Back-of-the-box blurb: Clare and Henry have known each other since Clare was six and Henry was thirty-six. They were married when Clare was twenty-three and Henry was thirty-one. Impossible but true, because Henry is one of the first people diagnosed with Chrono-Displacement Disorder: periodically his genetic clock resets and he finds himself misplaced in time, pulled to moments of emotional gravity from his life, past and future. His disappearances are spontaneous, his experiences unpredictable, alternately harrowing and amusing.
Clare and Henry’s story unfolds from both points of view, depicting the effects of time travel on their marriage and their passionate love for each other. They attempt to live normal lives … All of this is threatened by something they can neither prevent nor control.
She Is Too Fond of Books’ thoughts: When I picked up The Time Traveler’s Wife, I didn’t expect to be so totally captivated by this love story that criss-crosses back and forth through time and ages. I’m the first to admit that I’m not a fan of fantasy or science fiction, but this worked for me … more than worked, it so captivated me that I barely felt the hours I spent painting while listening to it (well, I felt the ceiling painting; it’s hard to ignore Linen White splatters on head, face, and arms!).
A line that stands out, in the words of Henry DeTamble:
It’s easy to be omniscient when you’ve done it all before.
The novel takes place in the present day … as much as possible for a novel about a time traveler! The bulk of the novel is about the marriage of Clare and Henry – a couple with a love so fierce and powerful (and passionate!), that it sustains them while they struggle with the difficulties of Henry’s disorder.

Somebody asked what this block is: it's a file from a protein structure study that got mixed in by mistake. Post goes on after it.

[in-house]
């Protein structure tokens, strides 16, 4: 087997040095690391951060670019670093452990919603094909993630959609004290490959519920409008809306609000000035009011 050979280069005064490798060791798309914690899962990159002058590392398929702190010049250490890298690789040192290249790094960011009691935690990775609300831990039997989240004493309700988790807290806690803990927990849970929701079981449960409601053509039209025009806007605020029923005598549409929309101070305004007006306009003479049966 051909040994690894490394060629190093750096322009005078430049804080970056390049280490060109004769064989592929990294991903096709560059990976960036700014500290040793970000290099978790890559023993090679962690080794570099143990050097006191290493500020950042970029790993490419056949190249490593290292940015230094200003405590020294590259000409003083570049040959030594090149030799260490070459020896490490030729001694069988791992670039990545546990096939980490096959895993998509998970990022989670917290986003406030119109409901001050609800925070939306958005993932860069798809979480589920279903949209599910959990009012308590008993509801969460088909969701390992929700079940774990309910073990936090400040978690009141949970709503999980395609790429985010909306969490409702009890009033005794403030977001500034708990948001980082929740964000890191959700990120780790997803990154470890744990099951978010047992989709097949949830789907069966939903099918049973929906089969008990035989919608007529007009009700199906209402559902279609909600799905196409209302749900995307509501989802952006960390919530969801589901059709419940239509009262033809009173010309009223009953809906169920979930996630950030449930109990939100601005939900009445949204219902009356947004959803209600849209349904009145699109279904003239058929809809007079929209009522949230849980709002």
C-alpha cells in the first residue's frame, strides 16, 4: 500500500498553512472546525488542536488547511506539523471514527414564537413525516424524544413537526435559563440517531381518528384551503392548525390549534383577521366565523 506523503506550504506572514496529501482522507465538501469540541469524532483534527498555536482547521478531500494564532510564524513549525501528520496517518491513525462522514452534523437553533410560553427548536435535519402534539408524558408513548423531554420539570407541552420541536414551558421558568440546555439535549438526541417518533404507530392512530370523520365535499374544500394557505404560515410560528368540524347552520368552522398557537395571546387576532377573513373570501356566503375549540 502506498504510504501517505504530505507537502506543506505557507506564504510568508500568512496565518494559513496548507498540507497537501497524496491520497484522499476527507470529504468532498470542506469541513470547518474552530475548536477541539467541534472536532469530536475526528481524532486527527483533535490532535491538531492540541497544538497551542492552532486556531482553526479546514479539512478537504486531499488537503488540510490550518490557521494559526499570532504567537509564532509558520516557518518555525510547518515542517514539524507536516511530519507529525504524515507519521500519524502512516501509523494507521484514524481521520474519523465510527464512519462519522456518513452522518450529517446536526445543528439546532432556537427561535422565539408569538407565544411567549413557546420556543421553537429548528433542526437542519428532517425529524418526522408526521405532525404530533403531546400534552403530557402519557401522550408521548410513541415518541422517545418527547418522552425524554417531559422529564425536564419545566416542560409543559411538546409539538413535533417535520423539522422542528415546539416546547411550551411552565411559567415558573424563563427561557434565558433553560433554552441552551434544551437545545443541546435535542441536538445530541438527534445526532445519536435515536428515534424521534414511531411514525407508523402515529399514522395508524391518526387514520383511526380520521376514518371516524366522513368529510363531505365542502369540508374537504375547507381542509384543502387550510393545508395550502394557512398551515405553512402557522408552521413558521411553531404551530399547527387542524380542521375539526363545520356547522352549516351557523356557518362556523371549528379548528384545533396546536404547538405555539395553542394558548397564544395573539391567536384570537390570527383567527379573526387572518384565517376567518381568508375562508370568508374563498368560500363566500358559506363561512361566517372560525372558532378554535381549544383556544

Niffenegger builds the novel around Henry and Clare, but minor characters play significant roles as well. Their relationships with family and friends are explored – who do they tell of Henry’s situation, and under what circumstances? Will the news be greeted with support or scorn? There’s a bit of theology and philosophy, both implied and discussed directly by the characters - can/should Henry change the future? What’s the difference between determinism and free will? The devoted faith of Clare’s Catholic upbringing ebbs and flows as she grapples with the challenges they face.
In many ways, I was reminded of The Unnamed, Joshua Ferris’ novel of a man struggling with a physical problem for which there is no cure; like Tim and Jane, Henry and Clare work with the disease (or, “chrono-displacement”) to the best of their ability, buoyed by the strength of their love. The Time Traveler’s Wife also brought to mind Sundays at Tiffany’s, a James Patterson novel about a young girl’s imaginary friend who becomes her lover when she is an adult. While the premise of Sundays at Tiffany’s was a bit uncomfortable, I didn’t feel that at all with TTW; perhaps because it wasn’t told in a linear fashion, starting when Clare was a child, but beginning on their first date and going back and forth from there?
The city of Chicago has a huge presence in the story. I’ve never been to the city, aside from changing planes at O’Hare, but I was able to pick up on the personality of various areas and venues, from Lincoln Park and the waterfront to the Field Museum and the Newberry Library. I imagine The Time Traveler’s Wife is especially delightful to someone familiar with Chicago.
I haven’t read the print edition of The Time Traveler’s Wife, and I have yet to see the film. I’m not sure I would have enjoyed started with the print edition – I may have found it confusing, or been put off by the fantastic nature of time travel. The audiobook’s use of two readers (William Hope and Laura Lefkow), make clear the points of view.
Overall, highly recommended! I think the audiobook version was the right starting place for me; one day I’ll read the print edition, and I’ve got the film queued up on Netflix.
FTC disclosure: I won this via a random giveaway on Twitter from @highBridgeAudio